Watch today’s Featured Video to see Rep. Mark Souder’s resignation statement courtesy of WANE-TV, Fort Wayne.
Eight-term Indiana Rep. Mark Souder announced his resignation Tuesday (May 18) after admitting to an affair with a female aide who worked in his district office.
Souder, a Republican and staunch supporter of the RV industry, will will step down on Friday.
Souder had played a supportive role over the years with regard to an array of RV industry issues and had received the Recreation Vehicle Industry Association’s (RVIA) National Service Award during RVIA Committee Week in Washington D.C., in 2009 where he addressed the assembled membership.
Souder’s 3rd Congressional district covers northeast Indiana, including RV nexus Elkhart County.
He said in remarks obtained by Fox News that he “sinned against God, my wife and my family by having a mutual relationship with a part-time member of my staff.”
“I wish I could have been a better example,” he said. “In this poisonous environment of Washington, D.C., any personal failing is seized upon, often twisted, for political gain. I am resigning rather than to put my family through that painful, drawn-out process. … We are a committed family but the error is mine and I should bear the responsibility. Not only am I thankful for a loving family but for a loving God.”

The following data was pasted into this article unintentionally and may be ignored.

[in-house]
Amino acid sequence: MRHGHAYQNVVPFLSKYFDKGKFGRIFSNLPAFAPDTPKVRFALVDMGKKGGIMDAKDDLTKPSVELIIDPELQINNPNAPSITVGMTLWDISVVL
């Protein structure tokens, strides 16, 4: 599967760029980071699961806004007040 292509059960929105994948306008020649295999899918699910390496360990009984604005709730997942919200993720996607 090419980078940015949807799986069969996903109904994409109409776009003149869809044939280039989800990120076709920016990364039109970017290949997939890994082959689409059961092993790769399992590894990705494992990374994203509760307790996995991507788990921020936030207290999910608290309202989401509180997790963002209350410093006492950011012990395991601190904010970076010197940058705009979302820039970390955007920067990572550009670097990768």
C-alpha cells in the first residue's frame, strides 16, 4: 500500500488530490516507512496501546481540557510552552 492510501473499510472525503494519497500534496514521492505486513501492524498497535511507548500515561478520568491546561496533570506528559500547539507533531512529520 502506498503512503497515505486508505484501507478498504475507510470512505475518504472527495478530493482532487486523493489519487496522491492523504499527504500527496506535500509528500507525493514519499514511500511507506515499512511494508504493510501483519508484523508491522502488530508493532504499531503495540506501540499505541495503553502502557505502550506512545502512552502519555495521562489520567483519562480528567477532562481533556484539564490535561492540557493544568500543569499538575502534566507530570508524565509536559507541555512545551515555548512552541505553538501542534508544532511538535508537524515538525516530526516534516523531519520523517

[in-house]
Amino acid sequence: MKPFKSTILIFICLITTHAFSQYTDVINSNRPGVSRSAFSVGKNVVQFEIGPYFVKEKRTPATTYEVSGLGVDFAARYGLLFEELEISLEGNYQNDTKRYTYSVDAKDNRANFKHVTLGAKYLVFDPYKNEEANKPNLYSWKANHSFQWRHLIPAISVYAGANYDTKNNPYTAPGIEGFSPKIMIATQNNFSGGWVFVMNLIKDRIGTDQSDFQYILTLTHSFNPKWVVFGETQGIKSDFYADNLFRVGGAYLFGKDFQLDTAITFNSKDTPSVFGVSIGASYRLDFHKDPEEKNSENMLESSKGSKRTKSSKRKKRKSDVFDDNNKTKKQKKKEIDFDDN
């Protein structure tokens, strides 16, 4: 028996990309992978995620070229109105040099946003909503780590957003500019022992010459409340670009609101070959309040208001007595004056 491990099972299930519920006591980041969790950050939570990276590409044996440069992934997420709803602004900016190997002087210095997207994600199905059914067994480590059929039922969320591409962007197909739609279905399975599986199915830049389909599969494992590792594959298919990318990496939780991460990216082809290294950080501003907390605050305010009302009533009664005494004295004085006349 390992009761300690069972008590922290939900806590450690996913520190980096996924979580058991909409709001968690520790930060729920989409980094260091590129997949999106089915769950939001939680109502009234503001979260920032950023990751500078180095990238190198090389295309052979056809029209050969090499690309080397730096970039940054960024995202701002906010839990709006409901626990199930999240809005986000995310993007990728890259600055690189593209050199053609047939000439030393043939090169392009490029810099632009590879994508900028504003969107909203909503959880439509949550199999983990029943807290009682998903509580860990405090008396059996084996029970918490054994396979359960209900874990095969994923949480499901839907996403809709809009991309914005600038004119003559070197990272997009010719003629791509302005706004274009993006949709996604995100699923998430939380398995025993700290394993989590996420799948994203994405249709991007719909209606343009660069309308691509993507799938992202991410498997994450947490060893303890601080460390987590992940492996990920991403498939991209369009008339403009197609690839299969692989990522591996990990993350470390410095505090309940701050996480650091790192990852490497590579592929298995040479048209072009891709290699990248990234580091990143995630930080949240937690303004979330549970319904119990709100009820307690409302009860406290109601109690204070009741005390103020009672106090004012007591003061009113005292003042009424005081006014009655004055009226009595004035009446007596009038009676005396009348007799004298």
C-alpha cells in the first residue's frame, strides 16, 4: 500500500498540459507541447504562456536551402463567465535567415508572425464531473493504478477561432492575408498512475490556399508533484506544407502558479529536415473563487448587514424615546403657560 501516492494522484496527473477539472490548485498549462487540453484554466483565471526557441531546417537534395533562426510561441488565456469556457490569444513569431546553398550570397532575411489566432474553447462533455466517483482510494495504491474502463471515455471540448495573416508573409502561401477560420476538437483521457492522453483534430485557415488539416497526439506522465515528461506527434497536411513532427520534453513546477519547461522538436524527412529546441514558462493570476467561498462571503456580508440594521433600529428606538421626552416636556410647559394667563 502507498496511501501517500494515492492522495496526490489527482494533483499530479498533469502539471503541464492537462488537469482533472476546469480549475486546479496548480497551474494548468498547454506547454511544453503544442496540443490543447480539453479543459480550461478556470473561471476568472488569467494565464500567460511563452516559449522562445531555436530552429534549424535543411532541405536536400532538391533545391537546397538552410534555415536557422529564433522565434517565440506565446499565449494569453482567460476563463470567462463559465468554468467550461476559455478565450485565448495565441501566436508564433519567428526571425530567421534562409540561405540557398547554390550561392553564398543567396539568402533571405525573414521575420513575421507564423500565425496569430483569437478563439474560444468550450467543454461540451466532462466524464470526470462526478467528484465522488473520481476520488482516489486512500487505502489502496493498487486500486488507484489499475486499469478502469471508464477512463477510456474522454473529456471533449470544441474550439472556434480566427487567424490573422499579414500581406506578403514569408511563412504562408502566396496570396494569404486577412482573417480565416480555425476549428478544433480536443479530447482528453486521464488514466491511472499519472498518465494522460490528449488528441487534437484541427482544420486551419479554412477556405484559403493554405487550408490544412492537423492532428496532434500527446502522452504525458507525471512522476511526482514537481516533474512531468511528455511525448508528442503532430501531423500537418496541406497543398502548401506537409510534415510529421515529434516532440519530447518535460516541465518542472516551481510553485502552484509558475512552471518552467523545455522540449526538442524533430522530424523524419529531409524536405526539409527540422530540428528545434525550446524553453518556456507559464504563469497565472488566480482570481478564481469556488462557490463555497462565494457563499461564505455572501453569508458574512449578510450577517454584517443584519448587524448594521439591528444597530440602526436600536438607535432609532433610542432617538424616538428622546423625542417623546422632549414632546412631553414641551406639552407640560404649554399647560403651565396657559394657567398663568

Multiple senior House sources indicated that the extent of Souder’s affair with the staffer would have landed him before the House Ethics Committee. Sources told Fox News that the aide, identified as Tracy Jackson, a woman in her mid-40s, would accompany the congressman to events and to record ads at a Christian radio broadcast station.
Elected as a family values conservative as part of the Republican revolution in 1994, Souder survived a tough re-election challenge in 2008 and survived a contested primary two weeks ago.
All the way through his election, Souder tried to knock down the affair story, calling it revenge politics at play. But the backroom chatter in Indiana and among the GOP on Capitol Hill became too much to survive. Indiana Gov. Mitch Daniels was informed as late as Monday night that Souder would give up his post.
Souder, 59, was absent from Washington most of last week, missing multiple votes and voting only on Thursday. While the rumors had been flying, Souder claimed that he was at home tending to his ill wife.